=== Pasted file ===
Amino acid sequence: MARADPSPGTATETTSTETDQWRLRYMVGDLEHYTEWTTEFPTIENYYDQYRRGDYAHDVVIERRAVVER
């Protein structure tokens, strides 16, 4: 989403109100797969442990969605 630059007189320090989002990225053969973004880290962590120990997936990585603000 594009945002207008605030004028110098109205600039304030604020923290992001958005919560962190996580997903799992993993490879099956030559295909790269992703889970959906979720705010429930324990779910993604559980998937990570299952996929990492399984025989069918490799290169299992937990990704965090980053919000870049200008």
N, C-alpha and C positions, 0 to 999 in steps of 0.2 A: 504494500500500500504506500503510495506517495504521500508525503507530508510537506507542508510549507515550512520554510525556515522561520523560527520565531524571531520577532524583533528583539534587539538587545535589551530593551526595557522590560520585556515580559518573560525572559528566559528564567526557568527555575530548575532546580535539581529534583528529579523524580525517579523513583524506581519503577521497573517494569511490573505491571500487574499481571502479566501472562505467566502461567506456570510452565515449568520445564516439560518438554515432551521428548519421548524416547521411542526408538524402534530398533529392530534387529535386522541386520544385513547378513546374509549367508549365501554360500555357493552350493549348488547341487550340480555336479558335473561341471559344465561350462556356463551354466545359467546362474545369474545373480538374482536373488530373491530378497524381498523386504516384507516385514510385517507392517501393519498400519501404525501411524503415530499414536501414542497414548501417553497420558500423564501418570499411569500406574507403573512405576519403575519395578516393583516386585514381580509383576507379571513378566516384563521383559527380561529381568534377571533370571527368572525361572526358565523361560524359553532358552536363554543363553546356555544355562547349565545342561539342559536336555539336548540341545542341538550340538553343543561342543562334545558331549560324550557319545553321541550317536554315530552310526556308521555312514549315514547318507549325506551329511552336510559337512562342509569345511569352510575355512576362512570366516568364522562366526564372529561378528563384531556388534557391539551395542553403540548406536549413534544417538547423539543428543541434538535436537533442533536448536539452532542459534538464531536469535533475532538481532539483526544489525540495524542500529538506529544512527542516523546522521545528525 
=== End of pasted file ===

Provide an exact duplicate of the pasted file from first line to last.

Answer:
Amino acid sequence: MARADPSPGTATETTSTETDQWRLRYMVGDLEHYTEWTTEFPTIENYYDQYRRGDYAHDVVIERRAVVER
């Protein structure tokens, strides 16, 4: 989403109100797969442990969605 630059007189320090989002990225053969973004880290962590120990997936990585603000 594009945002207008605030004028110098109205600039304030604020923290992001958005919560962190996580997903799992993993490879099956030559295909790269992703889970959906979720705010429930324990779910993604559980998937990570299952996929990492399984025989069918490799290169299992937990990704965090980053919000870049200008």
N, C-alpha and C positions, 0 to 999 in steps of 0.2 A: 504494500500500500504506500503510495506517495504521500508525503507530508510537506507542508510549507515550512520554510525556515522561520523560527520565531524571531520577532524583533528583539534587539538587545535589551530593551526595557522590560520585556515580559518573560525572559528566559528564567526557568527555575530548575532546580535539581529534583528529579523524580525517579523513583524506581519503577521497573517494569511490573505491571500487574499481571502479566501472562505467566502461567506456570510452565515449568520445564516439560518438554515432551521428548519421548524416547521411542526408538524402534530398533529392530534387529535386522541386520544385513547378513546374509549367508549365501554360500555357493552350493549348488547341487550340480555336479558335473561341471559344465561350462556356463551354466545359467546362474545369474545373480538374482536373488530373491530378497524381498523386504516384507516385514510385517507392517501393519498400519501404525501411524503415530499414536501414542497414548501417553497420558500423564501418570499411569500406574507403573512405576519403575519395578516393583516386585514381580509383576507379571513378566516384563521383559527380561529381568534377571533370571527368572525361572526358565523361560524359553532358552536363554543363553546356555544355562547349565545342561539342559536336555539336548540341545542341538550340538553343543561342543562334545558331549560324550557319545553321541550317536554315530552310526556308521555312514549315514547318507549325506551329511552336510559337512562342509569345511569352510575355512576362512570366516568364522562366526564372529561378528563384531556388534557391539551395542553403540548406536549413534544417538547423539543428543541434538535436537533442533536448536539452532542459534538464531536469535533475532538481532539483526544489525540495524542500529538506529544512527542516523546522521545528525 